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i don't get why people close virtually good questions about salient topics to signal processing. an efficient median filter is definitely a salient topic to DSP.

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  • $\begingroup$ Yeah, I'm not really sure why that would be considered off-topic. I guess it did read a little like a "gimme the c0dez" question, but I don't think that was the OP's intent in this case. $\endgroup$ – datageist Dec 18 '16 at 3:05
  • $\begingroup$ well, whatever the OP's intent (and i do not object to posting code), it's a legit topic. $\endgroup$ – robert bristow-johnson Dec 18 '16 at 3:10
  • $\begingroup$ There's no objection to posting code as long as the focus is mostly on the signal processing and not just on some API (for example). And that seems to be the case here. $\endgroup$ – datageist Dec 18 '16 at 3:15
  • $\begingroup$ yeah, the guy wants to know how to do a sliding median filter. and so do i. (i actually know how to do a bone-head sliding median filter and am just now learning how to do an efficient one that is $O(\log_2(N)$). $\endgroup$ – robert bristow-johnson Dec 18 '16 at 5:30
  • $\begingroup$ It's this question right: dsp.stackexchange.com/questions/36348/… $\endgroup$ – Olli Niemitalo Dec 30 '16 at 23:35
  • $\begingroup$ yes @OlliNiemitalo $\endgroup$ – robert bristow-johnson Dec 30 '16 at 23:58
  • $\begingroup$ Link to the question in question? $\endgroup$ – DanielSank Dec 31 '16 at 5:29
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Robert, I closed it because, as the close reason states,

Questions requesting working code written to a specification are off-topic as they are unlikely to benefit anyone else. Instead, describe the problem you're solving and where you're stuck.

The OP gave no motivation, showed no interest in letting us know how far they'd gotten, or whether they even understood what a median filter was.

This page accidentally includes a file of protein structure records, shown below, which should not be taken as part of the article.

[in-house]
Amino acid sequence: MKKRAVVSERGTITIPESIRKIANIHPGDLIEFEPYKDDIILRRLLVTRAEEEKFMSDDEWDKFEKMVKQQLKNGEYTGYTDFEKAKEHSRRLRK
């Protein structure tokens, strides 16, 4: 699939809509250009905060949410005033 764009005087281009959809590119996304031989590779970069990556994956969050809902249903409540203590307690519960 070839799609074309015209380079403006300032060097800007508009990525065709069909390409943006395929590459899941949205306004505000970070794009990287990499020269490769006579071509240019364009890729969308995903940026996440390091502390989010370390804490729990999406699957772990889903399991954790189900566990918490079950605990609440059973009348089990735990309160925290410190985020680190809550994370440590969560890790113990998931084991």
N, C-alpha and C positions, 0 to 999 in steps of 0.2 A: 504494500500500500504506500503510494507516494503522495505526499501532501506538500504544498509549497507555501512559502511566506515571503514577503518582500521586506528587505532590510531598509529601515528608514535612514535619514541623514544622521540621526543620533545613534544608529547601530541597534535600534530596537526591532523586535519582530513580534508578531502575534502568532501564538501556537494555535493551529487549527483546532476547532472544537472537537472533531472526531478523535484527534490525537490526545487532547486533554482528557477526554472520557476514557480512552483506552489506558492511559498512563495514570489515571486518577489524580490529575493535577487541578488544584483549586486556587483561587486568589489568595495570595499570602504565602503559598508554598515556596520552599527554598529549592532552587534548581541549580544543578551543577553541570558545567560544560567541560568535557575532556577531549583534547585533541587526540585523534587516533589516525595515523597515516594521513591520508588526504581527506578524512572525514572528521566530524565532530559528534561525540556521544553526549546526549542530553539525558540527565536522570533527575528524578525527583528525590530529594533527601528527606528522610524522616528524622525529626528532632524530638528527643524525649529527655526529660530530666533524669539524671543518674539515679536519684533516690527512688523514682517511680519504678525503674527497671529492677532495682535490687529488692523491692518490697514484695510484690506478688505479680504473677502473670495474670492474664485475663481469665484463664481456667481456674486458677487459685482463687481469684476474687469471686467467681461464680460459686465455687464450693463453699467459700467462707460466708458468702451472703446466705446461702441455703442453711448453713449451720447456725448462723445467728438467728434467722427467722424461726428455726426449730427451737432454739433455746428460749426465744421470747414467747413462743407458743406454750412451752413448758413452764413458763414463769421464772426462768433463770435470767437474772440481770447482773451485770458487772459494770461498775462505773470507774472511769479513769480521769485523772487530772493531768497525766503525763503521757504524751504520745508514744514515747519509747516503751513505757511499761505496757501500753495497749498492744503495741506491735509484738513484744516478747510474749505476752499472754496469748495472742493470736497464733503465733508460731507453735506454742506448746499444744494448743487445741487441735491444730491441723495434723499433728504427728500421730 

To me, this question is the perfect exemplar of questions that should be closed for this reason.

Feel free to edit it to address these issues.

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    $\begingroup$ Oh I completely get why you closed it. Thanks for the excellent explanation of what I obliquely referred to as a "gimme the c0dez" question. In this case, with just a slight amount of effort, it could become a very good question. I'll leave it to you to make the call on when that standard has been met. $\endgroup$ – datageist Dec 18 '16 at 17:42
  • $\begingroup$ Legitimate closing!! $\endgroup$ – Laurent Duval Dec 18 '16 at 19:48
  • $\begingroup$ so because the OP didn't ask nicely and was clueless for how to begin, no one other than me gets to answer that question. $\endgroup$ – robert bristow-johnson Dec 18 '16 at 19:49
  • $\begingroup$ No, @robertbristow-johnson I be glad to spend some time answering it if it's edited $\endgroup$ – Laurent Duval Dec 18 '16 at 19:54
  • $\begingroup$ @robertbristow-johnson I believe you shouldn't have answers it without further no clarification. So, to answer your question: yes. $\endgroup$ – Peter K. Dec 18 '16 at 20:35
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    $\begingroup$ Could we allow requests for code for general-purpose algorithms? For them the reason to close: "unlikely to benefit anyone else" does not apply I think. Source code can often be employed easier than math or verbal descriptions. Coincidentally, I happen to need a sliding median filter too (really!). $\endgroup$ – Olli Niemitalo Dec 30 '16 at 23:52
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    $\begingroup$ @OlliNiemitalo : I'm not averse to "reference implementations". I'm just not sure how to distinguish between that and "give me teh codez" sorts of questions. I tend to try to give implementations of algorithms that I answer with; I find if I don't then I miss something about the question. :-) $\endgroup$ – Peter K. Dec 31 '16 at 0:20
  • $\begingroup$ Ah, I see help center says "specific requests for reference implementations of signal processing algorithms are on-topic". I'll try to edit the question. $\endgroup$ – Olli Niemitalo Dec 31 '16 at 0:52